Growing up we all heard the classic playground song: "First comes love, then comes marriage, then comes baby in a baby carriage!" From a young age we received direct and not-so-direct messages that taught us about the “natural” order of boy-girl relationships that lead up to saving ourselves for sex within marriage, and in anticipation of a baby. However, social norms have changed throughout the decades, as premarital sex has become ever more common with millennials having sex outside of serious relationships.

So, what does that mean for marriages? Researchers at the University of Utah explored whether premarital sex influences a couple's likelihood of divorce. The answer: It depends.

The study, published on the Institute for Family Studies blog, found a surprising trend: Women with exactly two premarital sex partners have consistently higher divorce rates than women with three to nine sex partners.

“In short, if you’re going to have comparisons to your [future] husband, it’s best to have more than one,” said Nicholas H. Wolfinger, a professor in the University of Utah’s Department of Family and Consumer Studies and an adjunct professor in the Department of Sociology, in a statement.

Wolfinger looked at the five-year divorce rate for over 10,000 women, and took into consideration how many sexual partners the women reported having prior to the marriage. He then divided them into the three most recent waves of the National Survey of Family Growth based on the decade in which the marriage occurred, collected in 2002, 2006-2010 and 2011-2013.

Unsurprisingly, young women who wed in recent years have far more sexual experience prior to marriage than their counterparts from previous decades. Wolfinger suggests this is because premarital sex has become more acceptable.

"[I]t’s reasonable to anticipate that its negative effects on marital stability waned,” he said.

According to the Kinsey Institute, by age 21, 85 percent of men and 81 percent of women in the U.S. have had sexual intercourse. Now, comparing this to the average age of first marriage in the U.S. — 27 for women and 29 for men — most people are having sex before marriage, and they’re also marrying later.

In the 1970s, women were four times as likely to marry as virgins (21 percent) compared to the 2010s (5 percent), according to Wolfinger’s findings. There has been a notable decline in the percentage of women who get married having only had one sex partner. Over half of new brides were virgins or had only one sex partner in the late 1980s; this was true of just 28 percent of women by the 2010s.

Wolfinger found a strong correlation among the three cohorts: women who married as virgins had the lowest divorce rates by far. In the 1980s, 11 percent of virgin marriages (on the women's part) ended in divorce within five years. This decreased to eight percent in the 1990s, and then fell again to six percent in the 2000s. Similarly, women with the second lowest five-year divorce rates are those who had only one partner prior to marriage.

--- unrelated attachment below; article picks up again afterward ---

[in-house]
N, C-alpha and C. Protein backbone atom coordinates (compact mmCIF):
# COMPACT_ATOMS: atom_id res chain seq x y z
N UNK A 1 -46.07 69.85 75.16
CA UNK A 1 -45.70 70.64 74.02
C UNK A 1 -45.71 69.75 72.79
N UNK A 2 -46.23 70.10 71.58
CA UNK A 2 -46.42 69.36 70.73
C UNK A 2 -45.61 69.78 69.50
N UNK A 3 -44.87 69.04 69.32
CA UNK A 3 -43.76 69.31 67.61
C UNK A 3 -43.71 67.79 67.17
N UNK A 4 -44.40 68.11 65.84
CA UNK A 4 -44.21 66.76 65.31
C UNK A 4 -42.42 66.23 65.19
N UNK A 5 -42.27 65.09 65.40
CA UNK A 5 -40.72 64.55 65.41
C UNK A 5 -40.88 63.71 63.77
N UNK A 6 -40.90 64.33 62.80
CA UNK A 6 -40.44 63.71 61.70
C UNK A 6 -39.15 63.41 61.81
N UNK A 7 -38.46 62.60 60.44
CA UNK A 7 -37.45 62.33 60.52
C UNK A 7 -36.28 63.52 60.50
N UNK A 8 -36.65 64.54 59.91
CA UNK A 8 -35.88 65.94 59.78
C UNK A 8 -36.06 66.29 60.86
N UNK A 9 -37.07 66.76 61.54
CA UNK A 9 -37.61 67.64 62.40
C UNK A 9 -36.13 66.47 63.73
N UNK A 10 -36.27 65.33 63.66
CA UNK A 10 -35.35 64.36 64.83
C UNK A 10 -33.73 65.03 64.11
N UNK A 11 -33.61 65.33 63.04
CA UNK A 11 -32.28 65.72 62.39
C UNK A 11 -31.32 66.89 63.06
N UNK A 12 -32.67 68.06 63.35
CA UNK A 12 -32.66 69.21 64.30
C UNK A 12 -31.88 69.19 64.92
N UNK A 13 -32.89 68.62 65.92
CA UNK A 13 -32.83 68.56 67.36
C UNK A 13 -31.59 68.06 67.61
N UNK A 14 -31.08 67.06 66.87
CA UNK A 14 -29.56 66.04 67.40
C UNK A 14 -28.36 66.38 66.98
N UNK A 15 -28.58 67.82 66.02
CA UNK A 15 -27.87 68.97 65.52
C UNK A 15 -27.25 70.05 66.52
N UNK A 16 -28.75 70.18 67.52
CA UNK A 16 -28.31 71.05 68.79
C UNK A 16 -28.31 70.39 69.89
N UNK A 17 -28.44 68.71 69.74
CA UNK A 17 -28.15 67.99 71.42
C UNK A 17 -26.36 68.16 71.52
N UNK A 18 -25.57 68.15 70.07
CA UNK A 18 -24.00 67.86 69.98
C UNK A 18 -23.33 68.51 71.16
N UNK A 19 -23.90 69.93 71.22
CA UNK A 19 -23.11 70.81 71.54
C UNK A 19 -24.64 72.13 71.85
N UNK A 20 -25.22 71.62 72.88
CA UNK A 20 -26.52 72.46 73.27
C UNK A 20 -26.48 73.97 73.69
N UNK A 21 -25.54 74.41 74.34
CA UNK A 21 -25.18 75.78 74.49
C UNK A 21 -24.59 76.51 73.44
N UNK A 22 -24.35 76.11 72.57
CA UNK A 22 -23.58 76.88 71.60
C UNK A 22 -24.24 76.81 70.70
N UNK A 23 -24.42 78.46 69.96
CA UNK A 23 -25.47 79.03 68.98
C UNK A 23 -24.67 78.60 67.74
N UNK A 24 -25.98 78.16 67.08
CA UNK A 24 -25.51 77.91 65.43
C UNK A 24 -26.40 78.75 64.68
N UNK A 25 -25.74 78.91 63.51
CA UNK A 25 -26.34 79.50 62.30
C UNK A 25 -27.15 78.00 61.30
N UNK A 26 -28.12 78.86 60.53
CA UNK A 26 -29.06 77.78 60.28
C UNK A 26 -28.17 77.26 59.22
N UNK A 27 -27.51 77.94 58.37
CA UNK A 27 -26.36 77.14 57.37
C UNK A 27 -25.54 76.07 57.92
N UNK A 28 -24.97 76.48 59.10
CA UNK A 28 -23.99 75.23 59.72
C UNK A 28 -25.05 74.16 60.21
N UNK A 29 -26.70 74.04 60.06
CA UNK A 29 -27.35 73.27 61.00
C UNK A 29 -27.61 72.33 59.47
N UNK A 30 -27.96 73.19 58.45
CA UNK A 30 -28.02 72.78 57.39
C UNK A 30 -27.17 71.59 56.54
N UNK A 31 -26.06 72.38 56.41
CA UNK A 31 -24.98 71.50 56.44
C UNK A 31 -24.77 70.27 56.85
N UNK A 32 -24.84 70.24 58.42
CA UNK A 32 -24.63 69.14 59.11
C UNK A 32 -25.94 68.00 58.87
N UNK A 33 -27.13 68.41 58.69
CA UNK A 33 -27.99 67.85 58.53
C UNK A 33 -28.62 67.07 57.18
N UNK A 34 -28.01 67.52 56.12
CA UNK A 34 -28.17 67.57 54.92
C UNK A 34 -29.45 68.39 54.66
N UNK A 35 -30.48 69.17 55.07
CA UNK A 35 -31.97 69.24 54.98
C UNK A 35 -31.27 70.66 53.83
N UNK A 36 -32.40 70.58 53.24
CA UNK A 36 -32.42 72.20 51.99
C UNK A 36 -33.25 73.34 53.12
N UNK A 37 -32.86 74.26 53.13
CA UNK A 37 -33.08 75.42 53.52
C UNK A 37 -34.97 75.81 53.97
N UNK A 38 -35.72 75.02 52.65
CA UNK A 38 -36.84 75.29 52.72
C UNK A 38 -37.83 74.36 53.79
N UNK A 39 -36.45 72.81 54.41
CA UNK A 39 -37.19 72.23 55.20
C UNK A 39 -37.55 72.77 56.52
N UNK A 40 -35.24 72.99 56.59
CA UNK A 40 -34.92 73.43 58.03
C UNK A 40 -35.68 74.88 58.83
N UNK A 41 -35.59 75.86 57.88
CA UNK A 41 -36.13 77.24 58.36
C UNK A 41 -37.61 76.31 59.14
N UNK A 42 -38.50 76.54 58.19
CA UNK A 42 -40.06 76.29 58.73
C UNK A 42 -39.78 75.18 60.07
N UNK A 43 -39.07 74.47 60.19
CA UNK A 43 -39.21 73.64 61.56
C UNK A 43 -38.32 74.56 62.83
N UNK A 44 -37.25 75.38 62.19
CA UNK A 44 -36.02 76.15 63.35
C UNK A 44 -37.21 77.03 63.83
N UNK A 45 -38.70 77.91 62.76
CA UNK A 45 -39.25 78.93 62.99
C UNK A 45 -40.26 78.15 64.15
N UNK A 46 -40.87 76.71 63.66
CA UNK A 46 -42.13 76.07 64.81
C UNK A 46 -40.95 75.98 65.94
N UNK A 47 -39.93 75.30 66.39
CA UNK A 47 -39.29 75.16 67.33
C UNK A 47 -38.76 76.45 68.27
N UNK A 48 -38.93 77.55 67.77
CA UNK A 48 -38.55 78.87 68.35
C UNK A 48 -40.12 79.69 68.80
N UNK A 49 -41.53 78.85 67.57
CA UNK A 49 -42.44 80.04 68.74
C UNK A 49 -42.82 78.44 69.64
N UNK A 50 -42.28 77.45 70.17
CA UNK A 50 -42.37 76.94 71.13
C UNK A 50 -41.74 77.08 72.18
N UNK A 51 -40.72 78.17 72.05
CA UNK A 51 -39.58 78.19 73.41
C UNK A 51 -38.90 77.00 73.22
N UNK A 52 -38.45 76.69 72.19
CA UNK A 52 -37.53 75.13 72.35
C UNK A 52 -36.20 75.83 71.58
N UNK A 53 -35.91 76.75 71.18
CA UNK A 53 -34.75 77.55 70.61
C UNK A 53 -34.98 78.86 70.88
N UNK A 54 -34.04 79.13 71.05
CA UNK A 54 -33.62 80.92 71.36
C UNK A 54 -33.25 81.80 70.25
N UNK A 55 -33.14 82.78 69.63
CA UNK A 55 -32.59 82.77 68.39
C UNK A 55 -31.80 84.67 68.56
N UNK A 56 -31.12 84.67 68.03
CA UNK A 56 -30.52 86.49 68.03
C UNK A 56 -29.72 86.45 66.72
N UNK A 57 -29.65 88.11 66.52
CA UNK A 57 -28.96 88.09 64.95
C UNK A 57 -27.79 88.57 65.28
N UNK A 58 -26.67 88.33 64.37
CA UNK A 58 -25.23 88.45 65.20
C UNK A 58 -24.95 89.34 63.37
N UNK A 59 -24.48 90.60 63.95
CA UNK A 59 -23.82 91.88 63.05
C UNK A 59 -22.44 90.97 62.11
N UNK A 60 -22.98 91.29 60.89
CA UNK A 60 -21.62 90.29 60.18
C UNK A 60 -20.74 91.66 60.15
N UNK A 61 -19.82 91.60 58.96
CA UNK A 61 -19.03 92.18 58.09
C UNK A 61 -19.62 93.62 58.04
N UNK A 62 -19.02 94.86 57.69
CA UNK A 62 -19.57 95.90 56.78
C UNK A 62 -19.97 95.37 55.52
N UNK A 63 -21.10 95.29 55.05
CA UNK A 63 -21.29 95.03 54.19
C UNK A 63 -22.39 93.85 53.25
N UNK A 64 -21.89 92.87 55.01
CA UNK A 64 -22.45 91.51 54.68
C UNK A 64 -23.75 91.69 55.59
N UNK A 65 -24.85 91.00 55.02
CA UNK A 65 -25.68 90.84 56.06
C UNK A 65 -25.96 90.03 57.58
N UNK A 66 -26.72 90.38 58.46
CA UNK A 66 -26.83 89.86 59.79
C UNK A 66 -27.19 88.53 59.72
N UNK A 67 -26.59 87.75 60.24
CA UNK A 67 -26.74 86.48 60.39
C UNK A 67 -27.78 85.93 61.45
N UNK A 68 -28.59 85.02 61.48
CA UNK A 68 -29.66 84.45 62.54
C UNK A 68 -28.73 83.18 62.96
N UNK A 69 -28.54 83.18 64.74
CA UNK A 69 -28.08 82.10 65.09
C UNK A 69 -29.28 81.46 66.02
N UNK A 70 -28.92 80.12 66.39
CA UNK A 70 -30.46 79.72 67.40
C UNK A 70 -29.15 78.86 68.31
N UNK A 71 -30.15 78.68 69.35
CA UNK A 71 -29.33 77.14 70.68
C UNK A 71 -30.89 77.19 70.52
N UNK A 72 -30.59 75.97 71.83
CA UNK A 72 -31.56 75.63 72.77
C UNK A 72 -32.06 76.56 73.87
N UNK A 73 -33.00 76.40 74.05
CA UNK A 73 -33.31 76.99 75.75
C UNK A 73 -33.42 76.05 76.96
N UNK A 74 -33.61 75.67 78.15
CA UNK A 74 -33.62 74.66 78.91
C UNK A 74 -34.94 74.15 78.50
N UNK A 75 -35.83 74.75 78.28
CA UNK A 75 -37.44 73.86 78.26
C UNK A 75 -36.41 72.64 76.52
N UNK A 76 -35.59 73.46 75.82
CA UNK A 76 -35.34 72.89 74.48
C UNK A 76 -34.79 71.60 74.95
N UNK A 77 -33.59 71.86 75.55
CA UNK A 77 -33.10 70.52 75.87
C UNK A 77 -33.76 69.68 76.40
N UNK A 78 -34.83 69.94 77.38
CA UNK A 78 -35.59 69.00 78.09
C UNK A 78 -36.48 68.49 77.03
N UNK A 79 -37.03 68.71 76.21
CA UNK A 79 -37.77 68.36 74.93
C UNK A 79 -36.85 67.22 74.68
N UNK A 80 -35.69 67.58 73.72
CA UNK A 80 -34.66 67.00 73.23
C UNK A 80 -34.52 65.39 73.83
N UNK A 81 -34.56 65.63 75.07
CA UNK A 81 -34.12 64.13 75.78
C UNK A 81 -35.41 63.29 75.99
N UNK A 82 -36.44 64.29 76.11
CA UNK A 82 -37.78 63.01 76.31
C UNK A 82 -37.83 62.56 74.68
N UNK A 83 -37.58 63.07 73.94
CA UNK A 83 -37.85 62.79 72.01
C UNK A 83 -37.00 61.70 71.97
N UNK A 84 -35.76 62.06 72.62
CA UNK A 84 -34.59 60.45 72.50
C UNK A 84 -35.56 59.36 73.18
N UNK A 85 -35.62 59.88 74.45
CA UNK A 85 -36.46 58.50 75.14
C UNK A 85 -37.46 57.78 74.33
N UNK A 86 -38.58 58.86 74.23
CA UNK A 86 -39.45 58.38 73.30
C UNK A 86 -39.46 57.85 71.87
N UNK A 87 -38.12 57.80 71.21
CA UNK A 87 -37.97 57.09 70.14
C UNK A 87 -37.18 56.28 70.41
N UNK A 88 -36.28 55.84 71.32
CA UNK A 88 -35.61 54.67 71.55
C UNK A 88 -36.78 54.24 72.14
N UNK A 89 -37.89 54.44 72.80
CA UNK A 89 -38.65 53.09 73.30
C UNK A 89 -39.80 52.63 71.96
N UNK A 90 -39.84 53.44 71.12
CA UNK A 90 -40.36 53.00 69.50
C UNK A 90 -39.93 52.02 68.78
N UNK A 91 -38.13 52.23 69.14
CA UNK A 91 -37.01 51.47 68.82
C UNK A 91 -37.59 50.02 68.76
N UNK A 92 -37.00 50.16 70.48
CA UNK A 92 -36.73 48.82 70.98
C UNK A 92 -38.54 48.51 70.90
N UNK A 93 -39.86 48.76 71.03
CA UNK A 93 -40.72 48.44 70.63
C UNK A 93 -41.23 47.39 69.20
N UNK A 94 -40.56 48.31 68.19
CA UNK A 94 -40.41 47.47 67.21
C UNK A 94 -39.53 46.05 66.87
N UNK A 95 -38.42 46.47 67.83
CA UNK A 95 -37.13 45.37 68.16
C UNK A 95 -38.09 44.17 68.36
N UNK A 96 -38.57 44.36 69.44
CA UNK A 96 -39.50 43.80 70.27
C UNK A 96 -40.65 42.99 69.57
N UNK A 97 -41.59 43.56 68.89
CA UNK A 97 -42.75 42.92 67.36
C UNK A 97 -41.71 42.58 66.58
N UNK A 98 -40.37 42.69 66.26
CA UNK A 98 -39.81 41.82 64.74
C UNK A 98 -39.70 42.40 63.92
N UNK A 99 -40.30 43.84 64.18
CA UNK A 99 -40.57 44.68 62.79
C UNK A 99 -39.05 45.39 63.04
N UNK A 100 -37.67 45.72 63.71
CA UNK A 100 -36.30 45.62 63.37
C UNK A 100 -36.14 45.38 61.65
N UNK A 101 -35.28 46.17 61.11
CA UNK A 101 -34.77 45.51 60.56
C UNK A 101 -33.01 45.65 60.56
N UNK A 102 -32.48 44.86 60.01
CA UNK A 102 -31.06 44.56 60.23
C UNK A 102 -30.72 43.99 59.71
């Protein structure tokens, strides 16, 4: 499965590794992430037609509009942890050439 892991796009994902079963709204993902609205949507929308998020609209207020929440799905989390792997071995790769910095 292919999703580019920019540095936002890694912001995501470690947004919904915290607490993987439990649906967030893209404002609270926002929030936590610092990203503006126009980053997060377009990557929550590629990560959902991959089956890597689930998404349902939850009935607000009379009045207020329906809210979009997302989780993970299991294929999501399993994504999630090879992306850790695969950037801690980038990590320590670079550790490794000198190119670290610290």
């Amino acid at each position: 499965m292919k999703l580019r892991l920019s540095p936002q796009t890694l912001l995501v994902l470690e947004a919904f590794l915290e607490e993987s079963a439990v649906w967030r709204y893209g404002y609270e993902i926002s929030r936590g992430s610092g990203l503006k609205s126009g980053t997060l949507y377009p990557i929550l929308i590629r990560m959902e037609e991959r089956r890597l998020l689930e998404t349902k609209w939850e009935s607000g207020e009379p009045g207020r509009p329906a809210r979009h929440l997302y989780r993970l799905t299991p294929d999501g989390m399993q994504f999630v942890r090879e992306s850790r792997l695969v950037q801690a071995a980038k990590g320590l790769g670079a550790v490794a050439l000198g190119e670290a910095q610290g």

During the 1980s and 1990s, the highest five-year divorce rates were seen with those who had two partners.This was higher in the 1980s when these women had divorce rates of 28 percent. Surprisingly, this is substantially higher than those who had ten or more premarital sex partners with a rate of 18 percent.

However, in the 2000s, this took a surprising turn — women with ten or more premarital sex partners had the highest five-year divorce rates among those marrying in that decade at 33 percent.

Wolfinger admits: “Perhaps it is not unexpected that having many partners increases the odds of divorce.”

However, the greatest surprise is that this only holds true in recent years. Whereas, previously, women with two partners prior to marriage had the highest divorce rates.

So, what does this all mean?

Wolfinger's study has several limitations. It did not take into account the sexual behavior of men in marriages, and its effects on divorce. Rather, women's sexual behaviors were closely observed, and linked to high or low divorce rates. This can portray women’s premarital sexual behaviors as solely responsible for helping or harming a marriage.

Similarly, a 2014 study from the National Marriage Project found having multiple sex partners before marriage can lead to unhappier marriages down the line, but it’s not for the reasons you think. The researchers hypothesized having more experience can increase our awareness of alternative partners. In other words, people who’ve had a significant number of prior relationships may become satisfied more easily when not in committed relationships and less so within one.

However, it’s important to take into account those who avoid commitment may find it easier to have more sexual partners, and eventually be less happy when they settle down. So, it’s not the fact they have more partners that makes them less happy, it’s their inability to commit.

So, does a woman's number really matter?

Depends on who you ask.